March 27, 2018 - Tuesday in Holy Week
© 2018 Evan D. Garner
My colleague Seth was supposed to preach today, but he came down with a stomach bug, so, since I'm preaching in his place, I'm going to steal his principal sermon insight and hope he feels better soon.
Paul writes, "In God's wisdom, God determined that the world wouldn't come to know him through its wisdom. Instead, God was pleased to save those who believe through the foolishness of preaching. Jews ask for signs, and Greeks look for wisdom, but we preach Christ crucified..." (1 Cor. 1:21-23).
This year during Holy Week, we're using the Common English Bible in all of our worship. We made that swap primarily because the NRSV, which we normally use, brings some challenge with it. During Holy Week, our gospel texts are primarily from John, and John often uses the term "the Jews" to mean "the Jewish leaders who were opposed to Jesus." There's some latent and intentional anti-Judaism and anti-Semitism in the gospel text, which I do not believe was original to Jesus and his ministry. When we accurately translate John's term as "the Jews," we misrepresent the gospel. Several newer versions have attempted to render that term as "the Jewish authorities" or some other clearer designation, which, admittedly, departs from the literal Greek text but helps us encounter the conflict Jesus experienced as it was--not as a conflict between Jesus and all Jewish people but between Jesus and a few who were opposed to his movement. Among those translations is the CEB, which also offers a highly readable and mostly familiar (if sometimes casual) rendering of the text. And, on days like today, we get to hear the other benefits of a new translation.
What is the "foolishness of preaching?" In the NRSV, that would be "the foolishness of our proclamation." Actually, the CEB is closer to the Greek text, which doesn't include the possessive pronoun "our." What is the "insipidity of preaching," the "folly of proclamation?" Well, it's all we've got.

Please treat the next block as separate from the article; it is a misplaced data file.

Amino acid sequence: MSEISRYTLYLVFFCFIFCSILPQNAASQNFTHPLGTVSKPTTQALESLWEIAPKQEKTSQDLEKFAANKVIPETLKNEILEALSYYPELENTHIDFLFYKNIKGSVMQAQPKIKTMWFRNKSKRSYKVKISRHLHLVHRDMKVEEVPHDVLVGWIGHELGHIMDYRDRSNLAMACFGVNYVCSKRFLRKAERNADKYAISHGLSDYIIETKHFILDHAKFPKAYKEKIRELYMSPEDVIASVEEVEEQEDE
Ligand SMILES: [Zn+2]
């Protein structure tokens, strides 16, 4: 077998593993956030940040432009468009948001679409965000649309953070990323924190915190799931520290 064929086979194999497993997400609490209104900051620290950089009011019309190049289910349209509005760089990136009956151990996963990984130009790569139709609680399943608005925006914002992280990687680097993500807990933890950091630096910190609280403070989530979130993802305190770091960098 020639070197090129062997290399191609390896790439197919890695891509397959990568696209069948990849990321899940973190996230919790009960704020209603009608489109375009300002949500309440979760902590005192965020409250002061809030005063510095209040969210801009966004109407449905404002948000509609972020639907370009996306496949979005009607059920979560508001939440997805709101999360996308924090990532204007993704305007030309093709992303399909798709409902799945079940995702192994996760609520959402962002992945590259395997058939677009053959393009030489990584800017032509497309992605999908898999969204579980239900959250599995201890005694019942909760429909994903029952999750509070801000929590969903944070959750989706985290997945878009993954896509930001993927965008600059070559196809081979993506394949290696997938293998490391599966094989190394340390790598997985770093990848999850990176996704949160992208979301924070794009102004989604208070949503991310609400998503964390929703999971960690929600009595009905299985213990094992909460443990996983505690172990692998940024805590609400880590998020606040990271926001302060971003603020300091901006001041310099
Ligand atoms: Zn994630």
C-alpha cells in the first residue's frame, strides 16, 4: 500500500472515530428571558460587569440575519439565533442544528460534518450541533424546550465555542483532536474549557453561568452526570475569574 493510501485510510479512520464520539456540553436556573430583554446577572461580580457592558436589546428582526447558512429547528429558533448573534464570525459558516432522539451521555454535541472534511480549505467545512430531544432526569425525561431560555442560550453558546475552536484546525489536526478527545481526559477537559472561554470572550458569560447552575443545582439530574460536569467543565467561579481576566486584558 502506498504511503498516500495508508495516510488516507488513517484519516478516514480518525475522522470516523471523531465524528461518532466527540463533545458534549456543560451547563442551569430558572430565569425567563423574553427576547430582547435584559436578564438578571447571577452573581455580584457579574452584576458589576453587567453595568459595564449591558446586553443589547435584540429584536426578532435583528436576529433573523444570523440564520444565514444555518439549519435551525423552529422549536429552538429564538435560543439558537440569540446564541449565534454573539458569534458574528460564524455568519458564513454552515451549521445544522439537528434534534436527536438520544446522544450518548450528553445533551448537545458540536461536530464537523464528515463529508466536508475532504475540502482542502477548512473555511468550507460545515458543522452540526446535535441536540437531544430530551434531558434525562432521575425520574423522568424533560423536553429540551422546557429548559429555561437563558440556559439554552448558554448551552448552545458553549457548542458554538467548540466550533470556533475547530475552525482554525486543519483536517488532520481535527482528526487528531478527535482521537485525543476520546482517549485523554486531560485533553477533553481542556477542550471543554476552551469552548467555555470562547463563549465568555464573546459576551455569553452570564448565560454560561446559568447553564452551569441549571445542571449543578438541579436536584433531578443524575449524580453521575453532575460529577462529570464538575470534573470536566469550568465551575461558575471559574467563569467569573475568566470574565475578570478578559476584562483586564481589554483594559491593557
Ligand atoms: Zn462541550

We preach Christ crucified. We don't work miracles. We don't do magic tricks. We don't offer new philosophies. We don't present feats of strength. We preach the cross. We preach the Anointed One dying on the cross. We preach God sending the savior of the world, God's only Son, to confront the powers of this world and die a shameful death at their hands not as a failure of God's plan but as the means by which the whole world is saved. That is pure folly! And it's the only hope we've got.
Paul was writing this letter to the Christian church in Corinth, one of the intellectual and cultural centers of the Greco-Roman world. Living there were some of the smartest people on the planet. They spent their time contemplating the origins of life and the relationship between the human and the divine. In the western world, they were among those who got as close to "the gods" as anyone else, yet they might as well have been an infinite distance away. Why? Because no earthly wisdom, no human intellectual pursuit, could imagine that the cross, an instrument of brutal and shameful execution reserved only for the worst criminals, would be the means to salvation.
By their very nature, a search for wisdom and a search for feats of wonder miss the mark because the way of God is the way of foolishness and weakness. For all of human history, God has revealed God's truth through the lowly and the outcast. Abraham, Sarah, Isaac, Jacob, Joseph, Moses, Miriam, Hannah, Samuel, Ruth. Some were wealthy. Some were strong. But God's salvation wasn't revealed in their earthly status or accomplishments but in how God used their emptiness, their weakness, their lacking to enact God's plan of salvation.
If we want to find our place in God's salvation history, we cannot search for intellectual insights or attempt to conjure up the mighty hand of God. We must turn to the cross. We must empty ourselves. We must become weak fools--the laughing stock of this world--in order to find our place with Jesus. So far this week, we have followed Jesus into Jerusalem and proclaimed him as David's heir. We have shouted cries of "Hosanna!" calling on him to save us. But will we follow him when the path he is on leads not to the throne but to the cross? Will we search for the truth of our salvation by accepting for ourselves the "shame and loss" that the cross represents? Jesus may have been the one who died on the cross, but the path of our salvation leads straight through it. To be with Jesus, we must venture beyond the shadow of the cross. We must accept it for ourselves.